"We will not stand back and allow anybody to assassinate his character," Johnson said. "People make mistakes. I have made mistakes in my days in writing a check that I could not -- insufficient funds -- but I took care of that. We know Mr. Hollinshead is on the school board and the limelight is on him, but still, he's not a Donald Trump, he's not a senator, he's an ordinary citizen who takes his time to try to make wrong right and to help the least of them, and we're not going to sit back and allow that to happen."
In the editorial, Cates said the arrest raised serious questions about his standing as a board member.
"When a person runs for public office and becomes an elected official, they should be held to a much higher standard and accountability," Cates said. "And if you are elected to help manage and oversee a half billion-dollar budget funded by taxpayer dollars, as well as being entrusted to make decisions about the education of 50,000 of our school children and more than 6,000 employees, well, the level of accountability is even higher."
Johnson said state law handles things like bad checks and called for people to let the law handle it.
Johnson also turned his attention to President Trump.
"We see Donald Trump talks about women real bad, talks about blacks, African-Americans, Latinos, that's not the headlines we see today. Things are more important that Channel 5 or anybody could talk about on TV every single day."
Johnson was joined by Hollinshead, fellow school board member the Rev. Chris Collins; North Charleston NAACP President Ed Bryant, Pastor Thomas Dixon of The Coalition, and others.
"If you go and check the records for Charleston County and you find out how many bad checks have been written in the past year, or in the past two years, you'll find a significant number," Bryant said.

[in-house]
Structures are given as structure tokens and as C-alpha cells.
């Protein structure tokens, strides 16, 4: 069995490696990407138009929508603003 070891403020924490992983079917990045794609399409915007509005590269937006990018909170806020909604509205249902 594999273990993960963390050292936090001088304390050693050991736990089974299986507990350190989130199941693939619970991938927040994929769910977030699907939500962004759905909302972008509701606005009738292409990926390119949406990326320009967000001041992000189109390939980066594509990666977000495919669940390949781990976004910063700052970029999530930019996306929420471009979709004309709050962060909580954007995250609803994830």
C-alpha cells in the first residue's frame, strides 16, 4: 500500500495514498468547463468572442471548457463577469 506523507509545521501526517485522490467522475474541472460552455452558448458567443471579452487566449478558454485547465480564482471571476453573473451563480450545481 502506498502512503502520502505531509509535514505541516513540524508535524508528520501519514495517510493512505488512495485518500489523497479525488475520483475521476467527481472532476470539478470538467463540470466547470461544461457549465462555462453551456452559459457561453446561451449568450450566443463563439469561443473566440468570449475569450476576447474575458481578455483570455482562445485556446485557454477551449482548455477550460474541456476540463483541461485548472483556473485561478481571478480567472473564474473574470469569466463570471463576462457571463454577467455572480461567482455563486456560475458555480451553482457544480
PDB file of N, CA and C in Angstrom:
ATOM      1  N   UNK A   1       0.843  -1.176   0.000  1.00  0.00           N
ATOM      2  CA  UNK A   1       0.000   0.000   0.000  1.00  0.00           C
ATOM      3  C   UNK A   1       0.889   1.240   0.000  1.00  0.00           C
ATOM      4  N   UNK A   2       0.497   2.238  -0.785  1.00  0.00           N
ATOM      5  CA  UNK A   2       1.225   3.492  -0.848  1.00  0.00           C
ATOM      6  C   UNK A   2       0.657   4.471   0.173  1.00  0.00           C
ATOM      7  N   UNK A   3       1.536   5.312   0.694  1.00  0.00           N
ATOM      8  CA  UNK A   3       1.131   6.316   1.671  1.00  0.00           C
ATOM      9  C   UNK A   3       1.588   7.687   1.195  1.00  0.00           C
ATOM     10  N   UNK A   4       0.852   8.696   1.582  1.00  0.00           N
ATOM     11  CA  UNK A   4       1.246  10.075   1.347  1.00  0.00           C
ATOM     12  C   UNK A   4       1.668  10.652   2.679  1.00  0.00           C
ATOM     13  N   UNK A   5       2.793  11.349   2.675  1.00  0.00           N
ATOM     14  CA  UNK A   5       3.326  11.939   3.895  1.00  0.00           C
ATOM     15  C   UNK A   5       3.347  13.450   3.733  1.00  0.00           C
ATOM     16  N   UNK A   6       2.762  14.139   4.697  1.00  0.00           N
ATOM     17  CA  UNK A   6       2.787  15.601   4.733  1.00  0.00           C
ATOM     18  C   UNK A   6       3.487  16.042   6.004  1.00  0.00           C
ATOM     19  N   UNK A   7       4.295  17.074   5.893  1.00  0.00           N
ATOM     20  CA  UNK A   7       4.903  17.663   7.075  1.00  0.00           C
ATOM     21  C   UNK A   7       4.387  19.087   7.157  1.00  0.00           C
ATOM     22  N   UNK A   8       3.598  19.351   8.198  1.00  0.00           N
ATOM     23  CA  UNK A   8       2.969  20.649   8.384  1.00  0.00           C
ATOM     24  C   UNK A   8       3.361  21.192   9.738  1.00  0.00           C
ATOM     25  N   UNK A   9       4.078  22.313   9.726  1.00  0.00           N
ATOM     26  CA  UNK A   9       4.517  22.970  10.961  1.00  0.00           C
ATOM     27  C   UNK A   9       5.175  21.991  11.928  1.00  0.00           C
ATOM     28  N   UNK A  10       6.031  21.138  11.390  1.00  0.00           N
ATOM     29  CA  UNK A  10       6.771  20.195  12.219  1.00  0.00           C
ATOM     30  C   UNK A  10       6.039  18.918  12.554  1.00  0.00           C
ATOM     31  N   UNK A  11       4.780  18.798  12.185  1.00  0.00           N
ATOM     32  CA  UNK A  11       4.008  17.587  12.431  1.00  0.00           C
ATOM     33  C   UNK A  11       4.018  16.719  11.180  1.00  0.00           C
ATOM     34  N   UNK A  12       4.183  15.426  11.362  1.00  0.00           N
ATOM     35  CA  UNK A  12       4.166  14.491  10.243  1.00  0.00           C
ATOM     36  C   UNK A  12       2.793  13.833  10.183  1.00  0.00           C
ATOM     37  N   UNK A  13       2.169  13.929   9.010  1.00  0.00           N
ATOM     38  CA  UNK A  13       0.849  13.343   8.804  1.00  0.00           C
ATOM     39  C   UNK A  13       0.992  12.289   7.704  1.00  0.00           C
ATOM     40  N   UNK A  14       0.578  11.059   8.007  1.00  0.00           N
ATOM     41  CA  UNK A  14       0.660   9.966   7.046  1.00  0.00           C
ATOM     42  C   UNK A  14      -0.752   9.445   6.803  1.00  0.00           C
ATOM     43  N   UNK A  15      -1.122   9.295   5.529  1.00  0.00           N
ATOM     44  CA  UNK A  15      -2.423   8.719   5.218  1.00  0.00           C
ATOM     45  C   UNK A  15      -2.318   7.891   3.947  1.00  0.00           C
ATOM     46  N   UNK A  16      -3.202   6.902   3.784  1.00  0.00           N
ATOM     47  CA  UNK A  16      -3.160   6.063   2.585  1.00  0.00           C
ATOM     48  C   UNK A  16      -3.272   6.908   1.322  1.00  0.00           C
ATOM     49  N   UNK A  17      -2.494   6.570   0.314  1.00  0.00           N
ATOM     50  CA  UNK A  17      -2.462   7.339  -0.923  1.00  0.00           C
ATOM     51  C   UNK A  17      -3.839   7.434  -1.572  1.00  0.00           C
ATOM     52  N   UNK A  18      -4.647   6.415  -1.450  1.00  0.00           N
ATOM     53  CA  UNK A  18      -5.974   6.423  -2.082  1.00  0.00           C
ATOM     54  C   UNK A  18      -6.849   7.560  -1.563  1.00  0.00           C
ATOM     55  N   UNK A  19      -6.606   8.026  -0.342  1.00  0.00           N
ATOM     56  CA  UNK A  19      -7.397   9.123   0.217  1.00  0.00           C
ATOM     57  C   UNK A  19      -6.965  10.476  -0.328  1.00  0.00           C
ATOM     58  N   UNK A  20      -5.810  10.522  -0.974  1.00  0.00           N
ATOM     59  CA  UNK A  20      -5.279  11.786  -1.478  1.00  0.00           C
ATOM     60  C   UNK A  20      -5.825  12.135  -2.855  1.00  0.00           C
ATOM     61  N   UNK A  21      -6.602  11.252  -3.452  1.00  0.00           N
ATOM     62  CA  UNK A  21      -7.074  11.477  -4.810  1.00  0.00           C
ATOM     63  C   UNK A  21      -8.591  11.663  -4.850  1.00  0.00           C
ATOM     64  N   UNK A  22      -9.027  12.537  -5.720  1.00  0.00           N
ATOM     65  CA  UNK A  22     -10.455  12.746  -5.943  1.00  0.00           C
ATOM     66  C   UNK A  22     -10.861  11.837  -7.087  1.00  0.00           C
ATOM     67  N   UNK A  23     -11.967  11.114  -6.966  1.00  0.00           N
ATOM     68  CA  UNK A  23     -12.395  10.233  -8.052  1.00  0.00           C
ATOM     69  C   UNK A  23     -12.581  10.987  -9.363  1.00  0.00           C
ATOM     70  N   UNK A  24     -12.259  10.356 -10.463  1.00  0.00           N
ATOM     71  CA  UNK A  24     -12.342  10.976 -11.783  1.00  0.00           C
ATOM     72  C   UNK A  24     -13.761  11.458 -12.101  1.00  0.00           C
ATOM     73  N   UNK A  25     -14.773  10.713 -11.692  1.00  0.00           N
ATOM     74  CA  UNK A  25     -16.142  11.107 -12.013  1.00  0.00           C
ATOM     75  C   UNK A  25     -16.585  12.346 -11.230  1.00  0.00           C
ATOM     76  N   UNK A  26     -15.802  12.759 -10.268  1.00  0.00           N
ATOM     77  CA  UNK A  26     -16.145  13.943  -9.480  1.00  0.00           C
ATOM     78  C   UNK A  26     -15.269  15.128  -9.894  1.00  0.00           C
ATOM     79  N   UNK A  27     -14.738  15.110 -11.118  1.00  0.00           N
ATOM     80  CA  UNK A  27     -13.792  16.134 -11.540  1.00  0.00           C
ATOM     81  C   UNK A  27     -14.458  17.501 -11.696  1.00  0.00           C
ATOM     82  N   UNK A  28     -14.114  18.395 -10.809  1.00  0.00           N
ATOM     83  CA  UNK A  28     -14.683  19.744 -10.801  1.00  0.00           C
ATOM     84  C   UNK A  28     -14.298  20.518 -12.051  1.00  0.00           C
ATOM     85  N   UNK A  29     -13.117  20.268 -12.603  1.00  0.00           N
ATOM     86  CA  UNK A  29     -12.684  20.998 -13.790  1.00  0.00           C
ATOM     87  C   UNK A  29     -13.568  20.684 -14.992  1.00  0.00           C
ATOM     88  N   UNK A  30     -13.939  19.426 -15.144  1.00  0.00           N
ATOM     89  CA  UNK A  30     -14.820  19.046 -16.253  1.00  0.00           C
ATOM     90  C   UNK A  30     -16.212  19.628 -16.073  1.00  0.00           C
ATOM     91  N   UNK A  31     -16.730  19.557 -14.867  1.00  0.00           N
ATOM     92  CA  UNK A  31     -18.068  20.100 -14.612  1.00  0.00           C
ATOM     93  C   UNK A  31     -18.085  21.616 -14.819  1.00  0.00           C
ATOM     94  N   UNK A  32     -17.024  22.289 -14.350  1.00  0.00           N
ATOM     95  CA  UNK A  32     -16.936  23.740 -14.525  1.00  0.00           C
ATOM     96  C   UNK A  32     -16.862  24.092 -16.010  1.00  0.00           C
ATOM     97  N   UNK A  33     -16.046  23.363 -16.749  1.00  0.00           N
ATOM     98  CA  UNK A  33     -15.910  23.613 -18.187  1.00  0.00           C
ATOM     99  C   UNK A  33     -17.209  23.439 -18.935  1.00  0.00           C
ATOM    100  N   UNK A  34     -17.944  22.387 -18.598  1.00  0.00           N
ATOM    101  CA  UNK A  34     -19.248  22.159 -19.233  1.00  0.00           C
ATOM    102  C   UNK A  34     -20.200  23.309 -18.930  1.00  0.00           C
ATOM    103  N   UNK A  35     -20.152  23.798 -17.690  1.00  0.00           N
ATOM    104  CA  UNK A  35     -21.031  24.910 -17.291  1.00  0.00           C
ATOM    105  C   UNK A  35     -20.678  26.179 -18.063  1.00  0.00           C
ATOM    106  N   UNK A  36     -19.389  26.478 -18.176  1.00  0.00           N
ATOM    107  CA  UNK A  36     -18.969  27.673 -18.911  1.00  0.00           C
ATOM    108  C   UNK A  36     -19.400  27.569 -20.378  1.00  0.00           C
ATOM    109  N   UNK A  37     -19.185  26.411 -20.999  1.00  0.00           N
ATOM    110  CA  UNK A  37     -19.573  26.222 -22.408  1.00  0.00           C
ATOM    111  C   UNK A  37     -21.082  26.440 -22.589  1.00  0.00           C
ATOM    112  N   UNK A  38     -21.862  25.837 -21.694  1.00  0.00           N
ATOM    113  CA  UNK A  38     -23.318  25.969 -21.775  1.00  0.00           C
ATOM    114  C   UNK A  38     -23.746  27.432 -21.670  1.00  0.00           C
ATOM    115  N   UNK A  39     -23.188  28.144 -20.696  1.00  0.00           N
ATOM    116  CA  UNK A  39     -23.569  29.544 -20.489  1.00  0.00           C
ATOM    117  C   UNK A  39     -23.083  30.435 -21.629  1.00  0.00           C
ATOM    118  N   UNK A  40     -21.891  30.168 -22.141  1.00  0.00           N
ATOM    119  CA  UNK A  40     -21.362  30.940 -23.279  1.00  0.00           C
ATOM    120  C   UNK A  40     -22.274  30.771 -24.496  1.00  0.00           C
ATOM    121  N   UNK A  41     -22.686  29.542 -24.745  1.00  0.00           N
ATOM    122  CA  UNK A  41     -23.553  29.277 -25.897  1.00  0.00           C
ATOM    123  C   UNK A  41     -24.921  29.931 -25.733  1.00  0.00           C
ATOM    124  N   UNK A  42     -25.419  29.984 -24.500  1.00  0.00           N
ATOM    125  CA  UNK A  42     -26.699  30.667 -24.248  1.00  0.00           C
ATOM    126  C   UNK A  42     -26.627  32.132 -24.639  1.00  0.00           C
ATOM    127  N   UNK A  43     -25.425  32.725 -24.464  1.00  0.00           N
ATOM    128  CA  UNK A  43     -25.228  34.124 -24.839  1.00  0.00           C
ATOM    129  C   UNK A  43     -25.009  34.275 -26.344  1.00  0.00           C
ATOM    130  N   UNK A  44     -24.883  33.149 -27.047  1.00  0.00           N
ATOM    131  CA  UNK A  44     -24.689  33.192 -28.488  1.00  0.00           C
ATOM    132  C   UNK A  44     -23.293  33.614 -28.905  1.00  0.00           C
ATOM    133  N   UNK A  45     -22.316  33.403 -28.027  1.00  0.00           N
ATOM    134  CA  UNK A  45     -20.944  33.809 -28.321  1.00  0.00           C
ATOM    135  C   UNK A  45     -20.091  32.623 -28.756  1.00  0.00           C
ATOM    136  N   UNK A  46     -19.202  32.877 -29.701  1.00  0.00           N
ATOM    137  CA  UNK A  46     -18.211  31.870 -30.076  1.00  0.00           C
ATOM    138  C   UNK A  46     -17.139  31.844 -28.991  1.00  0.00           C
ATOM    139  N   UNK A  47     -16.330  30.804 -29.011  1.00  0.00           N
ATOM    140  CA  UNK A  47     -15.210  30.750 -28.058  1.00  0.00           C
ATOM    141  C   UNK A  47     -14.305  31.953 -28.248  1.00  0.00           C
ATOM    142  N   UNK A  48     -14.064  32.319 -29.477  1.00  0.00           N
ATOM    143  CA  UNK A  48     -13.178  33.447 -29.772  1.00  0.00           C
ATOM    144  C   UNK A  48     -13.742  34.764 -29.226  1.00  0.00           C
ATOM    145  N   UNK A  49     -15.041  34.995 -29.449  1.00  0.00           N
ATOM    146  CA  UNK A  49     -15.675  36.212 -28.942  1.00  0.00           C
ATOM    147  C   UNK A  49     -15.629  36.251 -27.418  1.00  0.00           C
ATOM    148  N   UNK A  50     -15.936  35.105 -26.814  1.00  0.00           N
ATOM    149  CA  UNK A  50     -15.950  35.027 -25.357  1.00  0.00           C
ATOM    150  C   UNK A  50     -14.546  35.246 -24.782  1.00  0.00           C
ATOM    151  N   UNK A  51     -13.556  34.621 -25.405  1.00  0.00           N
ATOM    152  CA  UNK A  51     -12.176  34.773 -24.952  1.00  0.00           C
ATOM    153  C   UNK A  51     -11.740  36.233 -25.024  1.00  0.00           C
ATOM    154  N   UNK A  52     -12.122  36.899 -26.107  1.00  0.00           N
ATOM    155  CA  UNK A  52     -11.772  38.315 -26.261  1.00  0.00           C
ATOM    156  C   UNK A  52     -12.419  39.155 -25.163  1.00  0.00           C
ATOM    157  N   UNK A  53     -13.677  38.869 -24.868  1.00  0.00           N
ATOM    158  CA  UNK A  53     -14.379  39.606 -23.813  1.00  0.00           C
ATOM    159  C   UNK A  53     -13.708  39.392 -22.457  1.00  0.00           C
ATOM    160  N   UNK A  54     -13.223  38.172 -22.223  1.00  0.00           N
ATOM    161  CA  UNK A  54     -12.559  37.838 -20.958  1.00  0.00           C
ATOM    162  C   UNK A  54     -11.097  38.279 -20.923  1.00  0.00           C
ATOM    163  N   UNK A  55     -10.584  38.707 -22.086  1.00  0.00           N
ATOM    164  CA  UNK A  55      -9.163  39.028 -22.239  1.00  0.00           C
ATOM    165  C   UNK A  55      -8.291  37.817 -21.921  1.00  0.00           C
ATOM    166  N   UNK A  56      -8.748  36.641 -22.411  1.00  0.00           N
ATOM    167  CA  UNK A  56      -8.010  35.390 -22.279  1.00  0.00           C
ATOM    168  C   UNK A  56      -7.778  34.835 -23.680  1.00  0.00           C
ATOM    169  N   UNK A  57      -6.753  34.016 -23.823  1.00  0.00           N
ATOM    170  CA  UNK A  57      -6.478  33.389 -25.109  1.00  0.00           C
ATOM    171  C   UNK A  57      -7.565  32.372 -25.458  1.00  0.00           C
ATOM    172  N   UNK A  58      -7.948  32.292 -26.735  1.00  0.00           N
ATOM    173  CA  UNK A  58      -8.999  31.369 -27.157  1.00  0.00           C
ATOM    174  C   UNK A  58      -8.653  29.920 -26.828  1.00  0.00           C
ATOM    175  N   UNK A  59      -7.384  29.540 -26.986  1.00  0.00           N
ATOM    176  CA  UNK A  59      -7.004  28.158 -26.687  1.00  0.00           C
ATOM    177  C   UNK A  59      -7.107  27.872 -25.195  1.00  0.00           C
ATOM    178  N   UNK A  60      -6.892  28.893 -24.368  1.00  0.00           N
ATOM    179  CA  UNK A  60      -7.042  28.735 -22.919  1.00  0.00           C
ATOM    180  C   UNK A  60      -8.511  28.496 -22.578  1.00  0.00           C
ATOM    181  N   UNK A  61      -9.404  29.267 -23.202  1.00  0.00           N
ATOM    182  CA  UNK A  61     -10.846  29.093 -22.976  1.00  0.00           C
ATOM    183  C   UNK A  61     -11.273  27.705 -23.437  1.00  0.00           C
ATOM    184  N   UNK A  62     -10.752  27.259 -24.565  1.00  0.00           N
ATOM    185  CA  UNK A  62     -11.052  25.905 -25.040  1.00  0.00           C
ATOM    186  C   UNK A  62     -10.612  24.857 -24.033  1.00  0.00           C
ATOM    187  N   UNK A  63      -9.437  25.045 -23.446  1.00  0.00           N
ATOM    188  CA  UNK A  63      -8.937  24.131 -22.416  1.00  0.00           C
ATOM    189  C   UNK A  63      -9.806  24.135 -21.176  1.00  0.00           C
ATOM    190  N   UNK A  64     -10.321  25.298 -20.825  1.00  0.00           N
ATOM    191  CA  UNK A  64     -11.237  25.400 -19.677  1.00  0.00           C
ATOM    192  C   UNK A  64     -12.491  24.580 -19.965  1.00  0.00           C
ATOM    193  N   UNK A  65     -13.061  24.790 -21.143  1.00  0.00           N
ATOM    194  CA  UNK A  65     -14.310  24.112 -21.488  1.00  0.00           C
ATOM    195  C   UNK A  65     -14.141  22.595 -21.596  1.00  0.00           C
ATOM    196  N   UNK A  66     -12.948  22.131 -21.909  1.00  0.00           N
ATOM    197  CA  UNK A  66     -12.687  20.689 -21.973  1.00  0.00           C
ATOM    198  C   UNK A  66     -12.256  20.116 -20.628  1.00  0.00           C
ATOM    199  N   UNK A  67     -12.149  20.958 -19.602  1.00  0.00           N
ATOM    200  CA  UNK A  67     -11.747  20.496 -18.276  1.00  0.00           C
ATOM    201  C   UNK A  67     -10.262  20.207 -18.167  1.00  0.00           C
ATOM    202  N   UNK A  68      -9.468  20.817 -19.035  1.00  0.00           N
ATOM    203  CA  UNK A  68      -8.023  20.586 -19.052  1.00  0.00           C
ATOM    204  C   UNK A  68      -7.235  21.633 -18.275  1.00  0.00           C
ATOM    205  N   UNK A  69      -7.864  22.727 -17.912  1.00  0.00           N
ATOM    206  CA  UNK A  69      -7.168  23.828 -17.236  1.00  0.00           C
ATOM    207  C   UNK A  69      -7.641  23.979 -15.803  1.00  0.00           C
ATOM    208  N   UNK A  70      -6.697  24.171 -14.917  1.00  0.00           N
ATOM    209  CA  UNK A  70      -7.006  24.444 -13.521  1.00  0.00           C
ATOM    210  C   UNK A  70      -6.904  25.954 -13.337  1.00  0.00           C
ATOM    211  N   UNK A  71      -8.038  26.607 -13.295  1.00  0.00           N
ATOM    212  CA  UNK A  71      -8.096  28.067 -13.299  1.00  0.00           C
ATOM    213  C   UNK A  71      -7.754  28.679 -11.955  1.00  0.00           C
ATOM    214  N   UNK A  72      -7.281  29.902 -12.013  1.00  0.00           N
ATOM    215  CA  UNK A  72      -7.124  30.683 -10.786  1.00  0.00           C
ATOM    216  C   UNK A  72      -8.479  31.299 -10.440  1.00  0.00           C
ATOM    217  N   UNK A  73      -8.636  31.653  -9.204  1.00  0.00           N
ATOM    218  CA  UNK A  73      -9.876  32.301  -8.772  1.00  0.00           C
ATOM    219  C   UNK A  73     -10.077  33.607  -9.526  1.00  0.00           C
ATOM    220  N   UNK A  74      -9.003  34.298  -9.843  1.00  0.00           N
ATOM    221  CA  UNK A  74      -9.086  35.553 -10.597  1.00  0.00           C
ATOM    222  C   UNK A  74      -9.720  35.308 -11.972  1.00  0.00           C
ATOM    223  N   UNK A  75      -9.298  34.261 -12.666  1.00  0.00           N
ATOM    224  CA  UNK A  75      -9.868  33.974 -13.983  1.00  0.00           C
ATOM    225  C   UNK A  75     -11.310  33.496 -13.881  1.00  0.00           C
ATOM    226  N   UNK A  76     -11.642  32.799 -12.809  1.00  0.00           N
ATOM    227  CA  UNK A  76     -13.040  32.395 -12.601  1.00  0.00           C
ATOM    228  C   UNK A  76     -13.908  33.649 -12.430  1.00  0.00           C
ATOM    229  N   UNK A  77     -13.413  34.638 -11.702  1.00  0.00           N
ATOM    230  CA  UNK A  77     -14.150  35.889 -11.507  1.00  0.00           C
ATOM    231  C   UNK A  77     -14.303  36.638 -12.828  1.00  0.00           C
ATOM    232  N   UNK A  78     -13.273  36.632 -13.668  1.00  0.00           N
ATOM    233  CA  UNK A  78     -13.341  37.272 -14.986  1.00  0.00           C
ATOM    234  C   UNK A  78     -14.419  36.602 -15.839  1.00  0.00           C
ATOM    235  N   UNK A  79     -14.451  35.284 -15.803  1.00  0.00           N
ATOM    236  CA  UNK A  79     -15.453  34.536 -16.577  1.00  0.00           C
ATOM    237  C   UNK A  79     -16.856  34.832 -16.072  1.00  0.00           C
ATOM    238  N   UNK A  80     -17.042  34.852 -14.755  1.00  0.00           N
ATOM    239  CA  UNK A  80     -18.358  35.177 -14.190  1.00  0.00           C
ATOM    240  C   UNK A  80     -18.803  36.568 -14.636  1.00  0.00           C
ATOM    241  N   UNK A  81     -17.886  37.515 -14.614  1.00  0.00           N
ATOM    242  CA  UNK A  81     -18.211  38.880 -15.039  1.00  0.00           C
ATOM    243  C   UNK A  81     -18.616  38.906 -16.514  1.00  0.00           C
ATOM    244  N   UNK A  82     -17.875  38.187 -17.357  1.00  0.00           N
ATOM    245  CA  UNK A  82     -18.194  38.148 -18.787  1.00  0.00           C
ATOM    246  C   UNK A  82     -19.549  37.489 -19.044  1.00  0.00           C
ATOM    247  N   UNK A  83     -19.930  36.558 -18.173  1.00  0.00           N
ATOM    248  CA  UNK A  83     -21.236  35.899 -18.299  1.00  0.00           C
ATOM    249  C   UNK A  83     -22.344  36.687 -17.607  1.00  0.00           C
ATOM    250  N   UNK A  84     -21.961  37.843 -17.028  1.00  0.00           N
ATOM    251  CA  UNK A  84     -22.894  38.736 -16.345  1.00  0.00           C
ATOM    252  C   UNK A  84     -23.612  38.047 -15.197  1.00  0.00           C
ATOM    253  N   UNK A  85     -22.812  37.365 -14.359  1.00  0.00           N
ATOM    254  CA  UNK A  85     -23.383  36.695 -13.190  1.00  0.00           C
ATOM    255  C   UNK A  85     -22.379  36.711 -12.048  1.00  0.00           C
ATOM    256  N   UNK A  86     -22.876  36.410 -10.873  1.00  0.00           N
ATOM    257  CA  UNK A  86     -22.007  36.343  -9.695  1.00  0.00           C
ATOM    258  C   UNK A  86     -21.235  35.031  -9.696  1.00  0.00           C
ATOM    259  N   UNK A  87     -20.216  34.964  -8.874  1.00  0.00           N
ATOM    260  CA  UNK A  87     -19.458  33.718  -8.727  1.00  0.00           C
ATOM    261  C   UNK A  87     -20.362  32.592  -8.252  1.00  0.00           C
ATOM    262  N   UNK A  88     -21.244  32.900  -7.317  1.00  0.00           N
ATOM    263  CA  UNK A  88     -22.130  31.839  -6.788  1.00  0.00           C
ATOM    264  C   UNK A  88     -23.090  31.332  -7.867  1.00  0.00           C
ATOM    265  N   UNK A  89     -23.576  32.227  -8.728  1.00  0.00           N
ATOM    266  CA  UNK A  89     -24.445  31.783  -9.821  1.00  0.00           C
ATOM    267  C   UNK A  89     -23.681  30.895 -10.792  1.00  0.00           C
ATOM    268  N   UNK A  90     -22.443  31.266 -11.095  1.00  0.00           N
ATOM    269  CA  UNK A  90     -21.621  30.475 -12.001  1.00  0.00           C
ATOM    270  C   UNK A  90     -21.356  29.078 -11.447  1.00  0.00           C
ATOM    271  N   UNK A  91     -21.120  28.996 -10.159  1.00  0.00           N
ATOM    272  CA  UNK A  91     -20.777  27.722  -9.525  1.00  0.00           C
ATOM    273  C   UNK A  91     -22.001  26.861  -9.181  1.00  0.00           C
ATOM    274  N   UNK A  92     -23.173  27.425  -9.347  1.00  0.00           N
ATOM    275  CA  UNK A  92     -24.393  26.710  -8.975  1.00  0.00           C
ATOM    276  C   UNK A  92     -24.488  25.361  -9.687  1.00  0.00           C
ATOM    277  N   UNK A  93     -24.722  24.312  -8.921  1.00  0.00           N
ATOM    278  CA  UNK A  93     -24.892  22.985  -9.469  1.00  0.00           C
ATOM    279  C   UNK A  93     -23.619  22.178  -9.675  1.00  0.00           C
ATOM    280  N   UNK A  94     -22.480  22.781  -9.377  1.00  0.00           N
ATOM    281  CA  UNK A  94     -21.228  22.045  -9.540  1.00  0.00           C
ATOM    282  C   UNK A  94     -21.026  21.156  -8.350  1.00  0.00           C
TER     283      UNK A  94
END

He said the check had "no significant value except for the fact that it's an instrument of financial responsibility."
"I think Mr. Hollinshead was singled out and targeted basically because of the fact that he introduced a measure on the school board to raise the salaries," Bryant said. "What we want to reiterate is that under no circumstances are we going to support or endorse any TV station, radio station, or anybody else, that comes out and singles out any elected official who subsequently has the authority to make decisions based upon the whole of Charleston County, including our state, our kids, the school board and members of this general community."
Bryant asked why the editorial singled out Hollinshead when there are many others who write bad checks.
Collins stood alongside his fellow board member and called the criticism disgraceful.
"He didn't rob a bank, he didn't burglarize someone's home, it was simply insufficient funds that people do every day in Charleston County," Collins said. "And being the responsible man that he is, he's paid his debt."
Hollinshead said he paid the fees associated with the checks on Tuesday.
The East Cooper Magistrate's Court confirmed the charges were dismissed on Wednesday after Hollinshead paid the fees.
Johnson echoed Bryant's accusation that Hollinshead was targeted because of the salary proposal Hollinshead spearheaded, claiming that it was after news of the bad checks became public that questions began to surface about the raise issue.
"It's also ironic that Channel 5's general manager came out on last night and asked for Mr. Hollinshead to resign," Johnson said. "Maybe he should resign."